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The Hills was the last pure reality show -- The Hills: New Beginnings doesn't seem like it can compare

  • Reality TV has changed dramatically since The Hills signed off, says Allie Jones. "In 2019, television is just one component of the average reality star’s media output. Most stars now broadcast their daily lives on Instagram Stories or YouTube, and the story lines that appear on their shows have often already played out for the public on social media or in the tabloids. The subsequent reality show episode isn’t exactly what really happened—it’s more so a tool in narrative crafting." Jones adds that The Hills was the perfect show in its time. "Was there ever a better reality show than The Hills?" she says. "It had everything: Hollywood club scenes, mascara tears, a hairdresser named Justin Bobby, really dumb quotes, Ryan Cabrera for some reason. It was shot in what I thought at the time was a very beautiful way, with Lauren Conrad speeding down the 101 in a black BMW convertible, her sunny highlights streaming in the wind. It was a fantasy better than any Disney movie. Sure, it probably should have ended with Heidi Montag and Spencer Pratt’s wedding in Season 5, and yes, it’s difficult to acknowledge the two extra seasons starring Conrad’s Laguna Beach rival Kristin Cavallari as canon. But still, The Hills was a unique treasure, a monument to the culture of Hollywood in the mid-aughts. And now, nine years after the series finale, MTV is bringing it back. Hmm."


    • MTV head of development Lily Neumeyer compares The Hills and Jersey Shore to novels: "We’ve been talking a lot at MTV about the properties with (intellectual property) that we had," says Neumeyer. "In the world with so much content, our brands with IP have the advantage of having high recognition in pop culture, so we always knew we had a lot of value. With The Hills, in the same way that we did with Jersey Shore, we consider the shows based on specific characters like novels — you read a chapter about people in their 20s and then the next chapter is in their 30s. That’s how we approached The Hills. They’re out of that stage of their lives, and now in another stage of their lives just like our viewers, so it seemed like a no-brainer to bring back the same characters and see the new experiences that they’ve had in their lives, now that they’re out of their 20s."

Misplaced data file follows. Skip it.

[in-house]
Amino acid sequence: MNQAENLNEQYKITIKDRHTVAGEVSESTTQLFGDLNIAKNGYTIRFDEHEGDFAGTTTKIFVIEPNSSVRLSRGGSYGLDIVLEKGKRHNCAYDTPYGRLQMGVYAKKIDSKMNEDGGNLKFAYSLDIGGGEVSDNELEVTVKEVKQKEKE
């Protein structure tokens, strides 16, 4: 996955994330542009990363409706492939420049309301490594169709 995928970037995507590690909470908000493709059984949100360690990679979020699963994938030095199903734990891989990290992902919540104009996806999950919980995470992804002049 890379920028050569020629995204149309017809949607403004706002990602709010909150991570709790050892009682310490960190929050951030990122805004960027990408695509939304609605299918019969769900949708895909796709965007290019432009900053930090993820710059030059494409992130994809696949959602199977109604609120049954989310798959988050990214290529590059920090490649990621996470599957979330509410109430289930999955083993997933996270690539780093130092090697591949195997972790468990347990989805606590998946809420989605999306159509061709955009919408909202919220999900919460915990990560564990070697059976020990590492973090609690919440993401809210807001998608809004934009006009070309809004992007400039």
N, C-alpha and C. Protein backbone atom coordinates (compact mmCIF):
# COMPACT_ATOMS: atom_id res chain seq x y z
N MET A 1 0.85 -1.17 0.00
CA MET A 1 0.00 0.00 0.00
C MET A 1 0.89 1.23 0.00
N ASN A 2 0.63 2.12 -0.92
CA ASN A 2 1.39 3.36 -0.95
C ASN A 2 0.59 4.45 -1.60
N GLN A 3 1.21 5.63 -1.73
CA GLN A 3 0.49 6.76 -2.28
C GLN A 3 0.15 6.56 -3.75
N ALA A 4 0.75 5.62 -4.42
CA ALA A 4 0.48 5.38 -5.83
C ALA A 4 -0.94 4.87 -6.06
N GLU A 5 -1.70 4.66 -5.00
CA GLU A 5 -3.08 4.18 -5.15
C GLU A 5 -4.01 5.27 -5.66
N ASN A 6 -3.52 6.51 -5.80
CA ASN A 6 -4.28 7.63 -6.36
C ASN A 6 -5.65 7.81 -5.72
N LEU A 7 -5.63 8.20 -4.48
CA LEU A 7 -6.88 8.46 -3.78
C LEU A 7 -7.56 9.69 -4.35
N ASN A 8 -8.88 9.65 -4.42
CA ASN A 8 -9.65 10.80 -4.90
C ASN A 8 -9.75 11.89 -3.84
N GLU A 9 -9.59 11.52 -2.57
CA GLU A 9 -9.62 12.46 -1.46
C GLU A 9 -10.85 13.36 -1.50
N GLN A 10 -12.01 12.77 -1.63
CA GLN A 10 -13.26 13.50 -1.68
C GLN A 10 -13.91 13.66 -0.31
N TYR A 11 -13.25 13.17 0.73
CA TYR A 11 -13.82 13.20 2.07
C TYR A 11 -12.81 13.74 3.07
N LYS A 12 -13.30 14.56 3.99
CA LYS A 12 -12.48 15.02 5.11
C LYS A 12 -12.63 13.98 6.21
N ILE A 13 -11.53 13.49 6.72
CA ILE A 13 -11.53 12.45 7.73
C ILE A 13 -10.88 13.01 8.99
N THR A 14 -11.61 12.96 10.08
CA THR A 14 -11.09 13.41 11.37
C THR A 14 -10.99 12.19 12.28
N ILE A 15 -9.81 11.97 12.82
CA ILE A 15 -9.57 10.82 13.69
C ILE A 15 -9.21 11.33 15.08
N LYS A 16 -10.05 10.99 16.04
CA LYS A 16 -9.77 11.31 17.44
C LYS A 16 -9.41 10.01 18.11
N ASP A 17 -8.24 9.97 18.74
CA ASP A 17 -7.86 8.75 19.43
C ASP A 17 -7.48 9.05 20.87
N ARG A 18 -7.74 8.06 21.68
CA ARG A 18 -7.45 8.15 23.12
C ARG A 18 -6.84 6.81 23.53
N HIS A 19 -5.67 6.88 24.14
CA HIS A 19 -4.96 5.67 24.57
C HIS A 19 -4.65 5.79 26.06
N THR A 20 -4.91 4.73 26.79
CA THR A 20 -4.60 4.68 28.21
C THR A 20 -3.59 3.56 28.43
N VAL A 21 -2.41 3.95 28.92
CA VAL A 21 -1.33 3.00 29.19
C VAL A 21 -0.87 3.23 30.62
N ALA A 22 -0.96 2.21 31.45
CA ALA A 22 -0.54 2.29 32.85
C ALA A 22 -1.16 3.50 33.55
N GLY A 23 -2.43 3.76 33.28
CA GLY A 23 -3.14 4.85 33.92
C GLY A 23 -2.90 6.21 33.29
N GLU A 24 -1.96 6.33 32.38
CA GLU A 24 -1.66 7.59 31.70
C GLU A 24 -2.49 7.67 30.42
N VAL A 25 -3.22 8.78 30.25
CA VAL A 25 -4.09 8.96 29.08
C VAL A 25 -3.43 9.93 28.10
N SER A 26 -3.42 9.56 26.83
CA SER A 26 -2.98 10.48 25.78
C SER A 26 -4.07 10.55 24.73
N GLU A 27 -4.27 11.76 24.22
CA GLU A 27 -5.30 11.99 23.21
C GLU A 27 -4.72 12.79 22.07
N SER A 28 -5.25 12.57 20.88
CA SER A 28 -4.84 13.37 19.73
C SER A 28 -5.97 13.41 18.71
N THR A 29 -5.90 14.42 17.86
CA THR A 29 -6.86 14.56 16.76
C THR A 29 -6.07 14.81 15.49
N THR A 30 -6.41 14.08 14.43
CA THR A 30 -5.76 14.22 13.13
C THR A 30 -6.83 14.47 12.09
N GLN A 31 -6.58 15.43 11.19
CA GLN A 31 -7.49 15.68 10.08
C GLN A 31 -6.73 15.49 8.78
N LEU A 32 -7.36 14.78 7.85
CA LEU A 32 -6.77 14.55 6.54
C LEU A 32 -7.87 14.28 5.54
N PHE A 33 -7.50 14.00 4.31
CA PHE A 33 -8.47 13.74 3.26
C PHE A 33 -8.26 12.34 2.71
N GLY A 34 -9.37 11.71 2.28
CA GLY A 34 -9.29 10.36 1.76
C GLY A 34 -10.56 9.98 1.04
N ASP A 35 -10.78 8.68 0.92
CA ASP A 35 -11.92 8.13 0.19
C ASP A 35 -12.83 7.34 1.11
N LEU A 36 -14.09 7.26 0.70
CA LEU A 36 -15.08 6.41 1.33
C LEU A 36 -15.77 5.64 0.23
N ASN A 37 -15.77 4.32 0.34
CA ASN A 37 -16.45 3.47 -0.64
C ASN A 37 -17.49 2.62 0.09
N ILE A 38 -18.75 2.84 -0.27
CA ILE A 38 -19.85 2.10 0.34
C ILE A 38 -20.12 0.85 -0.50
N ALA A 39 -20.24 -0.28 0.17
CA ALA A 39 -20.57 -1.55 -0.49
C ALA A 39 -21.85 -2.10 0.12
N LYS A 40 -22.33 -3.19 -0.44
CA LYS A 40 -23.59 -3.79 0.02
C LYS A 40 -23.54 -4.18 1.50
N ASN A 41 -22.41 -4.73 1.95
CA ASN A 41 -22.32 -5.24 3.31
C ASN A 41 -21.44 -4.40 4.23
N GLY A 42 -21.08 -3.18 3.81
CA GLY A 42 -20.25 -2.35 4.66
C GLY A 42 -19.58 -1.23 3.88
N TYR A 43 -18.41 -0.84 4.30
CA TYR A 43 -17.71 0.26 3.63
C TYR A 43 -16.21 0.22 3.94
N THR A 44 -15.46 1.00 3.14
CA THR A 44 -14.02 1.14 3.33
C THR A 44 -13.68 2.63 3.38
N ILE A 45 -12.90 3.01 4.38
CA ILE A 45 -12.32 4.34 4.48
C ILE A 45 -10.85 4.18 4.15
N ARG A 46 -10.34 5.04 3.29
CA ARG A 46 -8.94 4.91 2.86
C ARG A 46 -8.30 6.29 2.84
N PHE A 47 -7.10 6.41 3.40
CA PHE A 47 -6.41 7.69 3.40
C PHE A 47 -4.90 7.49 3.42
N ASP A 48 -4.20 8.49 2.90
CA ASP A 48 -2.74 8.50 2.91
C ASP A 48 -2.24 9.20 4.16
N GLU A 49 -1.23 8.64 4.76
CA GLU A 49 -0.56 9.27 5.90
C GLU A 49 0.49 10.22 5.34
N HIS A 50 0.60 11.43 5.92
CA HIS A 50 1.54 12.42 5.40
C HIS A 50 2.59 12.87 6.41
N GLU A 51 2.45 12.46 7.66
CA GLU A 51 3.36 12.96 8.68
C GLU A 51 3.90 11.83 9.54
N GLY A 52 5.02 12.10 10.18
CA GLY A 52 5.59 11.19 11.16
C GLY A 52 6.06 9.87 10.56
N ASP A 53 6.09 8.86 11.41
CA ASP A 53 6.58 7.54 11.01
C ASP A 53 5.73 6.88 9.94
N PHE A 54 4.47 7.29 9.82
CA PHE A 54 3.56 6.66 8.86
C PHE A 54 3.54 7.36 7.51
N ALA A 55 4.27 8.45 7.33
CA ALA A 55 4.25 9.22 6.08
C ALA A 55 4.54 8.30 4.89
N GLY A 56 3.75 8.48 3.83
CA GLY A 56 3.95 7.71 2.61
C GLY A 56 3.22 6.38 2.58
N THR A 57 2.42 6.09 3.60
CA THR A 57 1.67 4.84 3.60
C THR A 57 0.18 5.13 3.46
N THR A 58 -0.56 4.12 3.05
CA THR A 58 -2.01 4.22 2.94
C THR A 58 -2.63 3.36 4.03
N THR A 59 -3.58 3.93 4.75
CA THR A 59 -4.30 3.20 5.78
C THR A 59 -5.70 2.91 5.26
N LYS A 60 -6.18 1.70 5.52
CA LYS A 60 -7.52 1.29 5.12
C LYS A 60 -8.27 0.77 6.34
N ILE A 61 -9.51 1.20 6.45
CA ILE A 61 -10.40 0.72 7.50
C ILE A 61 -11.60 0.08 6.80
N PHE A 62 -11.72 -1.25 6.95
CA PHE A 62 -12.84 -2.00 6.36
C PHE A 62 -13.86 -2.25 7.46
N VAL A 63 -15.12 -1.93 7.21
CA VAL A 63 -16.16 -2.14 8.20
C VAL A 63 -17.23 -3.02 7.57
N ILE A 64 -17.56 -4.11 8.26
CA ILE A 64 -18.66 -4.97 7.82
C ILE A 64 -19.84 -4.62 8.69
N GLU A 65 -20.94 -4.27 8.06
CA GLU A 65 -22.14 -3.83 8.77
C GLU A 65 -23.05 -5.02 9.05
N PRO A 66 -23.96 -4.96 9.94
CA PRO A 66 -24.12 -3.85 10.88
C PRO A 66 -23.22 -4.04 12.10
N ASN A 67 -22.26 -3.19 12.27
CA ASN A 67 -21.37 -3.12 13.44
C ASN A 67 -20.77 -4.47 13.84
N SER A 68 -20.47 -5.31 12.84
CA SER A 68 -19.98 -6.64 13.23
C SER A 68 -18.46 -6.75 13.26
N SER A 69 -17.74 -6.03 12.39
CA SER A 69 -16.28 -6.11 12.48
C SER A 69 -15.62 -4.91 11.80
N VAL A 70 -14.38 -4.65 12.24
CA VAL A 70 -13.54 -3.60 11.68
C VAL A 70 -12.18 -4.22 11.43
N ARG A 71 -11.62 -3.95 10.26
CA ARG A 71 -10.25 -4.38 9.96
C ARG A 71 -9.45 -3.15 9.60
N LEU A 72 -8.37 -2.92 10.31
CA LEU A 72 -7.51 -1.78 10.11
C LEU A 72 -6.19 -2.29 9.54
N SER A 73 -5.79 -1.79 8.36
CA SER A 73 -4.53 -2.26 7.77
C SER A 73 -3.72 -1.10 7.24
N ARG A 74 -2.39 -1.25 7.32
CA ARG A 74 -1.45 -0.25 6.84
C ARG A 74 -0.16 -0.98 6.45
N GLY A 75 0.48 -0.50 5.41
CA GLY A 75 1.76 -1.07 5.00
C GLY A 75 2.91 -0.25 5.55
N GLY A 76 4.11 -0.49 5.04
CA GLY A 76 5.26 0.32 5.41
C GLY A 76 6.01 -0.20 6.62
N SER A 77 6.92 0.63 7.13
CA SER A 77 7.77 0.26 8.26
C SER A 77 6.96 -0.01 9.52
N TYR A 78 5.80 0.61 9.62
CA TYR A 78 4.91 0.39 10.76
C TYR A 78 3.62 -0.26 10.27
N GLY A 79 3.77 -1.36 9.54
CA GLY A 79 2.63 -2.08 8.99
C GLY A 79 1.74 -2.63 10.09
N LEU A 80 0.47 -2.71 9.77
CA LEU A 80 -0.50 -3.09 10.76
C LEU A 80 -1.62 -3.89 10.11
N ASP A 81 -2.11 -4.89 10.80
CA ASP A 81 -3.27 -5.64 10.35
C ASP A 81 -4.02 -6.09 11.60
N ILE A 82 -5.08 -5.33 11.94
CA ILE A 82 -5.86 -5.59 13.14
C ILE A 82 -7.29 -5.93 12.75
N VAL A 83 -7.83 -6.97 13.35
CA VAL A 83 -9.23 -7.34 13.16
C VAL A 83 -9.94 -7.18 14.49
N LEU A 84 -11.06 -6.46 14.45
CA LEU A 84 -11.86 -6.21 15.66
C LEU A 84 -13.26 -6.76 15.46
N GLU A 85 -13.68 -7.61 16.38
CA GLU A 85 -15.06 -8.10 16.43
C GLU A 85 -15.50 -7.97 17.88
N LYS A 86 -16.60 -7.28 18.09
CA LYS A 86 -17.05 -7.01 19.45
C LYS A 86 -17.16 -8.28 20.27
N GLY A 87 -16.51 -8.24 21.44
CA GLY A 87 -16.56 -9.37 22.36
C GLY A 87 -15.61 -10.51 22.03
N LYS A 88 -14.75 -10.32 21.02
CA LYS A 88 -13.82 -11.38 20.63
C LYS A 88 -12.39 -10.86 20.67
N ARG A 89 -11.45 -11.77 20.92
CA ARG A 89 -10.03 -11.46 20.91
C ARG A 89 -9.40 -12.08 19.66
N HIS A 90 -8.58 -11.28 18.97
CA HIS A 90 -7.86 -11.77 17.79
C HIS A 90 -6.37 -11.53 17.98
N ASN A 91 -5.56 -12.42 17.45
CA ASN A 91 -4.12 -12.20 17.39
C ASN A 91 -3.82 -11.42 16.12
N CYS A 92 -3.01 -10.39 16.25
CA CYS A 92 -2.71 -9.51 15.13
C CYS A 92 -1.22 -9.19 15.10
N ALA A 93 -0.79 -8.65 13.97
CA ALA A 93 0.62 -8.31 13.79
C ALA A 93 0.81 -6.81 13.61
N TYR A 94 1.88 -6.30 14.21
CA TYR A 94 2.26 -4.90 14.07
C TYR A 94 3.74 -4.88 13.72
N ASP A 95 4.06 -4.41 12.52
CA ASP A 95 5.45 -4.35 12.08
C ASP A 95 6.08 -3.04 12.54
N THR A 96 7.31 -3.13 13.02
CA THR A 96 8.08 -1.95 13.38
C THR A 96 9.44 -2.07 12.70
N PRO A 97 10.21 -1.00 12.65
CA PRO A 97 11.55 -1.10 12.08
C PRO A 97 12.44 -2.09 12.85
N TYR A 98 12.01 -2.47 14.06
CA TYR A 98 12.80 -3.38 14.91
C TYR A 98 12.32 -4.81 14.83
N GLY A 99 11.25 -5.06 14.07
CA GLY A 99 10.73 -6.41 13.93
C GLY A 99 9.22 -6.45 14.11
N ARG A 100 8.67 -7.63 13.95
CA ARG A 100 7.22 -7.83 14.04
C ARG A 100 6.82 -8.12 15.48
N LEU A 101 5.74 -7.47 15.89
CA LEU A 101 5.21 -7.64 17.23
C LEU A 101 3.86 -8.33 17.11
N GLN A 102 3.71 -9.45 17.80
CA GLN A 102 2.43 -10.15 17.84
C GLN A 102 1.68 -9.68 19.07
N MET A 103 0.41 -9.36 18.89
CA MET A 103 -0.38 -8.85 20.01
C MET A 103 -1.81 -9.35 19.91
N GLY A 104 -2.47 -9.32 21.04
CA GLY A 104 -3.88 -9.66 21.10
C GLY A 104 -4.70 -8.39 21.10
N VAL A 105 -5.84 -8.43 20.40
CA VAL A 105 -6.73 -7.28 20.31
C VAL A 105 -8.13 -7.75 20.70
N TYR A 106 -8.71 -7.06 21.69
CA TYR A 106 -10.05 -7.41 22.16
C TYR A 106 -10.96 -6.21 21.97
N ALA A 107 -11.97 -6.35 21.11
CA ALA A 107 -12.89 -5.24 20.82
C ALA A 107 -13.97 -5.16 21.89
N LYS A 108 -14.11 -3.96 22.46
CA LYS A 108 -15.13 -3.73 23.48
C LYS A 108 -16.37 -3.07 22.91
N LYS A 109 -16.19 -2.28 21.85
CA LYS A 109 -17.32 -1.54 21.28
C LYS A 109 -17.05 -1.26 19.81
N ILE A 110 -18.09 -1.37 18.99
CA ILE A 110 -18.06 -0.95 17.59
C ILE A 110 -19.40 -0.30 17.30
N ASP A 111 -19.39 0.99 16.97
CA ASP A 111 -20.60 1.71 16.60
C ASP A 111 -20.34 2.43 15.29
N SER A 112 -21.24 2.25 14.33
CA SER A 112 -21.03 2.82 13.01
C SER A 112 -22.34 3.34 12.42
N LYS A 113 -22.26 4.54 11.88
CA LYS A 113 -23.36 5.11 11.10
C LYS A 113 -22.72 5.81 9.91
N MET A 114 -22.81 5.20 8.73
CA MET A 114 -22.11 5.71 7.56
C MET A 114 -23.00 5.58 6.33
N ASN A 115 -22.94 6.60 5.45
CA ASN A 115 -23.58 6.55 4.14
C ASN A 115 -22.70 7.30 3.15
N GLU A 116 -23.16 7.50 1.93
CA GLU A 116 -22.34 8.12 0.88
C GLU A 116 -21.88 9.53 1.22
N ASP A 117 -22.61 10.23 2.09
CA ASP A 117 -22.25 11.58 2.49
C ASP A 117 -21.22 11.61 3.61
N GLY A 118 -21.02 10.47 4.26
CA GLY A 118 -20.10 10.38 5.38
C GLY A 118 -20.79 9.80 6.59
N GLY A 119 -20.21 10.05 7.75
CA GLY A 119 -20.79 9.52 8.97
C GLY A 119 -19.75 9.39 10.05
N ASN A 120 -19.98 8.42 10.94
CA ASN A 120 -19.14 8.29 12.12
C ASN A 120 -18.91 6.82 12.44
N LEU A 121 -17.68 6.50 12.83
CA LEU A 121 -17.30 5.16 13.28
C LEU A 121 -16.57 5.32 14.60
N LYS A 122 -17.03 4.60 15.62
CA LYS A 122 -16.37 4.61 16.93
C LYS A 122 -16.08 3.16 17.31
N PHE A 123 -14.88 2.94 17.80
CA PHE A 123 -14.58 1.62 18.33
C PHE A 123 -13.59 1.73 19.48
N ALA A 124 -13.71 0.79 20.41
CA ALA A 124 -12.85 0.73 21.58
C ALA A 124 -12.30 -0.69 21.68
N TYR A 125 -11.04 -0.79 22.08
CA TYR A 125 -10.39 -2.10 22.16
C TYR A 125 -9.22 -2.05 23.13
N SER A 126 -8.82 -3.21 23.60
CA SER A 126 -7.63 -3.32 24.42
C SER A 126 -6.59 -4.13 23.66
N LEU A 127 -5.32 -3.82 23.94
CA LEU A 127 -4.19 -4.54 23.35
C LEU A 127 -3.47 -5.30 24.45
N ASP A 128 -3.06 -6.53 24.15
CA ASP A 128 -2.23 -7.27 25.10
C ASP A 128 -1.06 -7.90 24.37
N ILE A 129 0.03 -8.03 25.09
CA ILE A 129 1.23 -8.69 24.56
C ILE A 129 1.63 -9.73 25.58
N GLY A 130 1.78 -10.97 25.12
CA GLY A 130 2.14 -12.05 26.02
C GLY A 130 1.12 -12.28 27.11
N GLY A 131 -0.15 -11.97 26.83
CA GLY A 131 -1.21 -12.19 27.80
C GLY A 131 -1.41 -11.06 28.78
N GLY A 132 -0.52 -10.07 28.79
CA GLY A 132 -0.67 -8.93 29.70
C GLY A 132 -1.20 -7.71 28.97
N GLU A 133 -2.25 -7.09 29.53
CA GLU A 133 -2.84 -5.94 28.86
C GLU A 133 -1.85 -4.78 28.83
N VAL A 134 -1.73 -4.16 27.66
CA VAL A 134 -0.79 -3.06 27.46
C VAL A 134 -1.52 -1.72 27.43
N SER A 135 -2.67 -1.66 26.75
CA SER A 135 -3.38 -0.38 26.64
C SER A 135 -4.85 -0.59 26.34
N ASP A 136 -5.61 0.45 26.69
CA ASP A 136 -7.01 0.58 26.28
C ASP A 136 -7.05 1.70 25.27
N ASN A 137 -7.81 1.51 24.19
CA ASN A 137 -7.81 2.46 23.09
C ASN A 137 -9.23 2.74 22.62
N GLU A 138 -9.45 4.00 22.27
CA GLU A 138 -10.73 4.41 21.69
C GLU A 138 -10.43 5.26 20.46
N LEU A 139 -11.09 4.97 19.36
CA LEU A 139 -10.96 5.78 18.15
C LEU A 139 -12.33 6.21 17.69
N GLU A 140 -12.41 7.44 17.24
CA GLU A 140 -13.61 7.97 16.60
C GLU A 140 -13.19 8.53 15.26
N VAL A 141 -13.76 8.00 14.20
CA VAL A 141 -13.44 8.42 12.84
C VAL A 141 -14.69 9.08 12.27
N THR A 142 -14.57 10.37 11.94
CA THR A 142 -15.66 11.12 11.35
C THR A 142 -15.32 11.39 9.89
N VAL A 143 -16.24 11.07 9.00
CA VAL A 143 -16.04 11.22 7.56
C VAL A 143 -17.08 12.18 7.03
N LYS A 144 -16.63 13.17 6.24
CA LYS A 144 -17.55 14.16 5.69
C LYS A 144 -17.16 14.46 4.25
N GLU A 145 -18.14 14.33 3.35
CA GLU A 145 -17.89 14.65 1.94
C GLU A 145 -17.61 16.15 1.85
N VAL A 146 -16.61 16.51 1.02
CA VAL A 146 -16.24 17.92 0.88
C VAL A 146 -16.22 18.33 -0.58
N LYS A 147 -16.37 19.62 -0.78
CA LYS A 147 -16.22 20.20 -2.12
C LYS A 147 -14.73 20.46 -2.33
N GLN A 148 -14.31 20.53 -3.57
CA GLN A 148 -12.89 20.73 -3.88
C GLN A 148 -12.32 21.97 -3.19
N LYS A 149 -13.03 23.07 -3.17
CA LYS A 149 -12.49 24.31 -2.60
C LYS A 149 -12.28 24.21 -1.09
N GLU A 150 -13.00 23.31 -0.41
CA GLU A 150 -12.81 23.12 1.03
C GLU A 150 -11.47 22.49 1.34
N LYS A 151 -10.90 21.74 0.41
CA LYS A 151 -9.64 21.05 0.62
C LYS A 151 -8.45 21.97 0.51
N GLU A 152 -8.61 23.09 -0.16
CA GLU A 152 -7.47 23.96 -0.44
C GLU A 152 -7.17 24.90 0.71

• Why MTV added Mischa Barton to The Hills: "Brody (Jenner) and Mischa used to hang out in the same Hollywood circles because they were around the same age, so we thought she would be good because of that, and she also has an amazing story," says Neumeyer. "She’s very open to tell her story."
    • Jason Wahler hopes The Hills revival changes public perception of him
    • The Hills helped invent the social media influencer, which begs the question: "Is nostalgia enough to make the show’s return successful — particularly in the absence of its central star, Lauren Conrad — when it’s become a relic of the culture it helped ignite?"

    TOPICS: The Hills, MTV, The Hills: New Beginnings, Jason Wahler, Lily Neumeyer, Mischa Barton, Reality TV, Social Media